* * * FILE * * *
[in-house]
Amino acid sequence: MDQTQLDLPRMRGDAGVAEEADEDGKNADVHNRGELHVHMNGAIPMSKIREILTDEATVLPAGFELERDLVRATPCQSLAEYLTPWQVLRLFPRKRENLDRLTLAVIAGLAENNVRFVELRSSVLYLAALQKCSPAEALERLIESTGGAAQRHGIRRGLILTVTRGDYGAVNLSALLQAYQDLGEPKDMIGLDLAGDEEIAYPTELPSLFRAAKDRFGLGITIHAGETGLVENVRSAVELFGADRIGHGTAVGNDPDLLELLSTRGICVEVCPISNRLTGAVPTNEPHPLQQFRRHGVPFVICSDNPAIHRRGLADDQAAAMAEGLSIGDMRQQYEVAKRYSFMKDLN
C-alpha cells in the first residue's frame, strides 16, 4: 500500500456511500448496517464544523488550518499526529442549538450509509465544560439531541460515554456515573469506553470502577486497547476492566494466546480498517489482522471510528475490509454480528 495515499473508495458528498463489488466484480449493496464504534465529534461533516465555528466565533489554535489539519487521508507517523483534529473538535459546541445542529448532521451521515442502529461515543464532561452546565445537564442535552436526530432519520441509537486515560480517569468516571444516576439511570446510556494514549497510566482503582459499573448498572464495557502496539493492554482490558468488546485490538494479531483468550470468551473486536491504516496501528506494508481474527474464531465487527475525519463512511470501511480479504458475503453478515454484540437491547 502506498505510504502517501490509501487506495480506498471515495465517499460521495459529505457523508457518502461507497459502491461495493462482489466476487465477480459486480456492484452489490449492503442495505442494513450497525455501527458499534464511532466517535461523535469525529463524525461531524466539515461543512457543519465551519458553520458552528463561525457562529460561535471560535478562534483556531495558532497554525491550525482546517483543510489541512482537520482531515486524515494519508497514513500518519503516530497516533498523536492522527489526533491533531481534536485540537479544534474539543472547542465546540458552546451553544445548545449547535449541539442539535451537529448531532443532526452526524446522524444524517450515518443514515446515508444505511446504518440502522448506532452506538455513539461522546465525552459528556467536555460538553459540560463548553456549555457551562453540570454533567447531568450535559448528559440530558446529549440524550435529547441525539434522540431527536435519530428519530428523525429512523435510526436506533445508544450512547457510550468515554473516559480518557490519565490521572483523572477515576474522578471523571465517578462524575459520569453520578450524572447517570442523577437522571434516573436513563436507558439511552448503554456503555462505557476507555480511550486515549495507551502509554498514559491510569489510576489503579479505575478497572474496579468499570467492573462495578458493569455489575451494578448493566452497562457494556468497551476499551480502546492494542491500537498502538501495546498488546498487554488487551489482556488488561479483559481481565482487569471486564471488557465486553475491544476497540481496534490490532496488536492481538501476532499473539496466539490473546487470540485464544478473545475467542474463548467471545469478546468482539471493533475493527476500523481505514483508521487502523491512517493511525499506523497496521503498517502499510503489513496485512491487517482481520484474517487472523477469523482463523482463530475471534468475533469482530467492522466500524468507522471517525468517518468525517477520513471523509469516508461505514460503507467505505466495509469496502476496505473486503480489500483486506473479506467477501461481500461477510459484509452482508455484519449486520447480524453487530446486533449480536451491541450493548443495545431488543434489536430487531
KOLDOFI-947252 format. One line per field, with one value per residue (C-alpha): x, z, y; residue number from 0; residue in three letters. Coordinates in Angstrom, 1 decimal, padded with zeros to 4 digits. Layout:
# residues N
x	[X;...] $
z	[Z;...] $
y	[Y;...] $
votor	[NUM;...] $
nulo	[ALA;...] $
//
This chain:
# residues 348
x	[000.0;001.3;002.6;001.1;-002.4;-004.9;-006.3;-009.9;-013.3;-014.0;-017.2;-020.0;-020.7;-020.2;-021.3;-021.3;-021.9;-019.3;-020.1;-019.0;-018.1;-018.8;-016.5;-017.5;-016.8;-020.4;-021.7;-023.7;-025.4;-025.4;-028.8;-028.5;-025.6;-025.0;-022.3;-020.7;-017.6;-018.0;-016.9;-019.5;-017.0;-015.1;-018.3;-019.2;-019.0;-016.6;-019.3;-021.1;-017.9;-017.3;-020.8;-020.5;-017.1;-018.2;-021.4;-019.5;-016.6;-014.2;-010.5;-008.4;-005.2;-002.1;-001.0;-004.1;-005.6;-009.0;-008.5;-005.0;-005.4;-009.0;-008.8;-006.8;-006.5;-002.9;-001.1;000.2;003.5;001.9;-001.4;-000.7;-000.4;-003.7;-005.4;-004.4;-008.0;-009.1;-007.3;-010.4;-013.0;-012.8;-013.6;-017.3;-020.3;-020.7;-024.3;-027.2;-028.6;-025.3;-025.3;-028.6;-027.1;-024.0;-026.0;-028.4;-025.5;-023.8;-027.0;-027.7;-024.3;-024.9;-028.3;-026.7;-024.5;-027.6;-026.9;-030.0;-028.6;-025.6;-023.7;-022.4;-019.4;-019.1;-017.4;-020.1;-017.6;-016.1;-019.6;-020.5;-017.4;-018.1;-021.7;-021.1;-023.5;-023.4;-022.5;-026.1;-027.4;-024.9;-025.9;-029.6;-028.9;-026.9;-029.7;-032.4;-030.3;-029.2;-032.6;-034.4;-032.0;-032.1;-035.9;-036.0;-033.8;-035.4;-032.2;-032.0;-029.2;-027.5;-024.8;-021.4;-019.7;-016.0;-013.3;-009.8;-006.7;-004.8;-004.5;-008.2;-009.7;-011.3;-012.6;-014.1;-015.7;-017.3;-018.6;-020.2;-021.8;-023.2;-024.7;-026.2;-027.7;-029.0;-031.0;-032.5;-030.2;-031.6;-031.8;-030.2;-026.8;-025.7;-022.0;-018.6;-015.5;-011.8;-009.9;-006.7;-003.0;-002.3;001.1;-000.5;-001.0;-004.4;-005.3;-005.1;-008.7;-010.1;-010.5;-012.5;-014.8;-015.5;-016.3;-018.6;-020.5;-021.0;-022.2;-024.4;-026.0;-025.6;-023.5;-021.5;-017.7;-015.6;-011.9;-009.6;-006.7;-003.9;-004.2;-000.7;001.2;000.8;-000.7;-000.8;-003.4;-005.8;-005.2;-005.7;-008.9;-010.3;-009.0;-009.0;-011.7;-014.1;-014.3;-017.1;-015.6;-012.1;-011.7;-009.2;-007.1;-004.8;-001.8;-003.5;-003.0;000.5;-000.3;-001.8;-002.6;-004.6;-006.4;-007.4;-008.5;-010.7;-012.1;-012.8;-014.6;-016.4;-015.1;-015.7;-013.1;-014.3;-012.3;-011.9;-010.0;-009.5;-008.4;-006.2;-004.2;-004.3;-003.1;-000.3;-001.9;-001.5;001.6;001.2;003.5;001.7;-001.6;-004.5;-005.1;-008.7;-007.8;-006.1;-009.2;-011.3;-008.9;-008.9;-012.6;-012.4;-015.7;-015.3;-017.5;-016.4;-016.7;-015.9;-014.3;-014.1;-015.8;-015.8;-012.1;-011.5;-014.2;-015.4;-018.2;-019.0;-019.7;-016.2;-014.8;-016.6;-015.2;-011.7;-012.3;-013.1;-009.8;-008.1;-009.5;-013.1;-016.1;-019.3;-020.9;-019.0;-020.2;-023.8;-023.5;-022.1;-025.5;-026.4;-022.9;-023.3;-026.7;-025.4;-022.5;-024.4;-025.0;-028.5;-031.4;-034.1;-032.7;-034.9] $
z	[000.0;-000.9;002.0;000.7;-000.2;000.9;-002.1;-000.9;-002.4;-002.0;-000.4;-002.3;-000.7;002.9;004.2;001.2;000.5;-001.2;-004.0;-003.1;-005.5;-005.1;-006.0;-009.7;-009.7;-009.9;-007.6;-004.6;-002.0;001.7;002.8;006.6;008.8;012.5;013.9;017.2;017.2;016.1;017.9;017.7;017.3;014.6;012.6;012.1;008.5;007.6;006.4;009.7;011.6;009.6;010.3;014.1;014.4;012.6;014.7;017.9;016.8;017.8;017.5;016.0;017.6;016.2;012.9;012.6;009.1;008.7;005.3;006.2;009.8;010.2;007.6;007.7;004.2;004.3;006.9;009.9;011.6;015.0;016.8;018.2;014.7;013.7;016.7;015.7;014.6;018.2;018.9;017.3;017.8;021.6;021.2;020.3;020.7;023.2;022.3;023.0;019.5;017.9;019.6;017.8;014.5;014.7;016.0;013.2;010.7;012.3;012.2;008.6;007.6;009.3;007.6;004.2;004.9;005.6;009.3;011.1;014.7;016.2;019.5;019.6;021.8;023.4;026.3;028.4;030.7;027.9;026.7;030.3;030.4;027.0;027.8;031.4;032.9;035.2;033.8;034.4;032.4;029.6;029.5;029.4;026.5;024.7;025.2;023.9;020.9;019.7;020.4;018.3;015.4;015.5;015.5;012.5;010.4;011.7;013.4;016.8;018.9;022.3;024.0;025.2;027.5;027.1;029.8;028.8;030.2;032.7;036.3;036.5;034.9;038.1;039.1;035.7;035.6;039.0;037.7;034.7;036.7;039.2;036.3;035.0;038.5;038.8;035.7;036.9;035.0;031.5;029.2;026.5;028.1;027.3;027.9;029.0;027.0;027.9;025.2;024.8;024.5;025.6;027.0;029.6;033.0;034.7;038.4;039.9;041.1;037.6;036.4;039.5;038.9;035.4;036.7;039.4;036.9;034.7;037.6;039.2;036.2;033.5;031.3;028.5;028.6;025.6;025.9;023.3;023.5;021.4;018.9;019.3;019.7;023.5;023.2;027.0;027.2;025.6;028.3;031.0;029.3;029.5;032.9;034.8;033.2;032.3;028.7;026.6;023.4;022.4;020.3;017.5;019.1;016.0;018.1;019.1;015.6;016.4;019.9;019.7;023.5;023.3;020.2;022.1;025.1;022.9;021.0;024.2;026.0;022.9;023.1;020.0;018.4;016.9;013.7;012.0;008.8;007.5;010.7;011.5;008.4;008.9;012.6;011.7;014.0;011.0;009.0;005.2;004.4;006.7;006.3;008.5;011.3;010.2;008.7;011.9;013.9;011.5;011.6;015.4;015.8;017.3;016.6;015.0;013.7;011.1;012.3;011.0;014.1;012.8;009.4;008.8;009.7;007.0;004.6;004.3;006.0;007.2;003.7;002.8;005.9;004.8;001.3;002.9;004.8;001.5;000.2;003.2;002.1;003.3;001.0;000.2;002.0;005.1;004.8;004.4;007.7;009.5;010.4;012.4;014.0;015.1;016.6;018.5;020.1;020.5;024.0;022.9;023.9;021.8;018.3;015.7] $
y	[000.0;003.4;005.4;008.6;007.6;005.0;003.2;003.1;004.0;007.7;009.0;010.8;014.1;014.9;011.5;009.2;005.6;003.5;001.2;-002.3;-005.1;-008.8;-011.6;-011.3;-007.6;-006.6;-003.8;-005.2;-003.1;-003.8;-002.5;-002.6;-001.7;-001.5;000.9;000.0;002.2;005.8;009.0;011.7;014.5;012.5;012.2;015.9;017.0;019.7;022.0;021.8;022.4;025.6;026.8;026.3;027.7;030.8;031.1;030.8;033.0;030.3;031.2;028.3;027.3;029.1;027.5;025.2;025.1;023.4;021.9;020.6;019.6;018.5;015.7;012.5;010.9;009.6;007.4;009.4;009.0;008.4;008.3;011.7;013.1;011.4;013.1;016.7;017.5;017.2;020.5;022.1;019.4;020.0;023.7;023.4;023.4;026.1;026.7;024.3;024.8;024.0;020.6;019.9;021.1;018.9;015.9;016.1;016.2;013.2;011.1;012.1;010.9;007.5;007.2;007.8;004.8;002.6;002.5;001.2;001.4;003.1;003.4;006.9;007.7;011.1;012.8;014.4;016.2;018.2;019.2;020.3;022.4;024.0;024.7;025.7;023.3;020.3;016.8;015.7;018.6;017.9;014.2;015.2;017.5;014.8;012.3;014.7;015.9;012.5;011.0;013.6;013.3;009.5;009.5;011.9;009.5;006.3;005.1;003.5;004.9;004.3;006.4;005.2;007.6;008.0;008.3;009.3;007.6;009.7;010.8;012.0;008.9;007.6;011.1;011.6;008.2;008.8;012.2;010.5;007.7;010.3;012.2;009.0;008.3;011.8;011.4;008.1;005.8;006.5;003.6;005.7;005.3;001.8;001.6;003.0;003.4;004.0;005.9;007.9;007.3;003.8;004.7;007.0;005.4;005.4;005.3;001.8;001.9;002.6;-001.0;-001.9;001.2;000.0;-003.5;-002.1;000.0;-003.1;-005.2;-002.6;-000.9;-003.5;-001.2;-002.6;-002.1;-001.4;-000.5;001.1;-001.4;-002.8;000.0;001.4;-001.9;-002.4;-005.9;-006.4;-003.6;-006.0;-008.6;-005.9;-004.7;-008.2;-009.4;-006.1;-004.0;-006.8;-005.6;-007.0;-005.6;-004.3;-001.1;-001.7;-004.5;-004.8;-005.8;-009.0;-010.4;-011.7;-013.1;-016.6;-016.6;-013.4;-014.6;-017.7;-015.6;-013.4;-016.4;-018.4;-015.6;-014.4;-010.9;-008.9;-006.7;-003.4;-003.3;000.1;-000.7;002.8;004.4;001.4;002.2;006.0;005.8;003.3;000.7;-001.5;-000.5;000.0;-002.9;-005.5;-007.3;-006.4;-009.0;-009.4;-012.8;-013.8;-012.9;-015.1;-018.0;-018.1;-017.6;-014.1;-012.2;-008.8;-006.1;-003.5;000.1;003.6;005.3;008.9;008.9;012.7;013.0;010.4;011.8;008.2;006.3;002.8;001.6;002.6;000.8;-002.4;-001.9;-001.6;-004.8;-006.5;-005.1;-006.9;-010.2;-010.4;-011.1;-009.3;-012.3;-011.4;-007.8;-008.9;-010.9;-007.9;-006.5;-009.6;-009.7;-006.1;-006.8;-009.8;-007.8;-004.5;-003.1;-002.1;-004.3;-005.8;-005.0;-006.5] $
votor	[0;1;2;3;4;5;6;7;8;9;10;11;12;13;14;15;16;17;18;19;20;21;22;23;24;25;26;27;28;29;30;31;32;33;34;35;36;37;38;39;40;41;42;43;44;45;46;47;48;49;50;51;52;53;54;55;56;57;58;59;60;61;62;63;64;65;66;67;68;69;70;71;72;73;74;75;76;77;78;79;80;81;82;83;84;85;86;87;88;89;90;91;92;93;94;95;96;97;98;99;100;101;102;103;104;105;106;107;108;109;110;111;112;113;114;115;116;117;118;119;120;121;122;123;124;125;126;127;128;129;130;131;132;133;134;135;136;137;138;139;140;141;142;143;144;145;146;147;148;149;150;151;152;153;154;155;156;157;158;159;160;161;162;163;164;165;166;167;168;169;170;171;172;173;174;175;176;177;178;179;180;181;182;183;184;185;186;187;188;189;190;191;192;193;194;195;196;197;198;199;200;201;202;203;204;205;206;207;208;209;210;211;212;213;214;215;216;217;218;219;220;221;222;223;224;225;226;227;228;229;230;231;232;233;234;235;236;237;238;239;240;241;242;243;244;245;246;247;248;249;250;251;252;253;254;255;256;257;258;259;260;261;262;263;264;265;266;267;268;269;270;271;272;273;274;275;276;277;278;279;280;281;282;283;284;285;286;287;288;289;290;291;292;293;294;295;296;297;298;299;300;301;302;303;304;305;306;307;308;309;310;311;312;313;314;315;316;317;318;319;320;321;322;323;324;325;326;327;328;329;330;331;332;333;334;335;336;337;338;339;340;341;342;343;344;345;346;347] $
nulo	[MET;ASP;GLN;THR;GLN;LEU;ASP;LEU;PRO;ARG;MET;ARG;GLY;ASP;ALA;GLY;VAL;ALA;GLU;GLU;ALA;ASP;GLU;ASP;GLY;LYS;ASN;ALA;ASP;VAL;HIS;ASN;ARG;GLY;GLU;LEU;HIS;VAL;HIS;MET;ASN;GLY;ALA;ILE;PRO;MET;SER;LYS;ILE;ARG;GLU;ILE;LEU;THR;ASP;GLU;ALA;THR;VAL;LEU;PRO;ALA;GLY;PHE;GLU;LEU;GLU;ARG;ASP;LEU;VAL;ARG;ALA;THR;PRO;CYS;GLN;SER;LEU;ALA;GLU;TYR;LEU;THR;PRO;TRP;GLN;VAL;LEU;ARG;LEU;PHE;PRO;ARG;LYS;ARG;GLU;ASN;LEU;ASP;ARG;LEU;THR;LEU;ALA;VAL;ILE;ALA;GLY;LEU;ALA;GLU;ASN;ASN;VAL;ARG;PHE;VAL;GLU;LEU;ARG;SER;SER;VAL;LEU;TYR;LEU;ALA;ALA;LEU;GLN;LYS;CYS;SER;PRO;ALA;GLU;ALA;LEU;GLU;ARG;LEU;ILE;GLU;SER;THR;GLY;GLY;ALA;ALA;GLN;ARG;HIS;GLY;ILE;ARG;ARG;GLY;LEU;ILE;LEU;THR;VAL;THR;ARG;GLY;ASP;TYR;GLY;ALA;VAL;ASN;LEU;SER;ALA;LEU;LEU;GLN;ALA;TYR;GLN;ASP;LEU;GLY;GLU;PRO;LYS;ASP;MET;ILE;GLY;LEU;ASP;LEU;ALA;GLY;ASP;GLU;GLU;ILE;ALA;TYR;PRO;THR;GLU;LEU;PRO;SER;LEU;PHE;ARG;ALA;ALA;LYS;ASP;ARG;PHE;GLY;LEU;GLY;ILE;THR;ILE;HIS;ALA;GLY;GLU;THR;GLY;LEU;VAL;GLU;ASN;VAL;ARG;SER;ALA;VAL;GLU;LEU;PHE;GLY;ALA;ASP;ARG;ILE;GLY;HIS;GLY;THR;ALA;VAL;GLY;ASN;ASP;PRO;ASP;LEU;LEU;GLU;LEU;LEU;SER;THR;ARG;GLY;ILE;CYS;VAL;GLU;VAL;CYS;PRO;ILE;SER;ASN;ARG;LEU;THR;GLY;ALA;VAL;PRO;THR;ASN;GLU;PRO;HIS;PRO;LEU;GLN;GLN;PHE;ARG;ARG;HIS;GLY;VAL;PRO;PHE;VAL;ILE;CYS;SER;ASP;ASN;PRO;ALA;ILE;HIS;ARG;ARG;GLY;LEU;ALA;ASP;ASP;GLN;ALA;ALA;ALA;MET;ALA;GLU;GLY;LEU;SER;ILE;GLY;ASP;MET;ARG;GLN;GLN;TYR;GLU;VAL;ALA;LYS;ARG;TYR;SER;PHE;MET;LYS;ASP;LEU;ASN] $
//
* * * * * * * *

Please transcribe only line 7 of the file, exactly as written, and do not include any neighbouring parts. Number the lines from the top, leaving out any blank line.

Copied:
z	[Z;...] $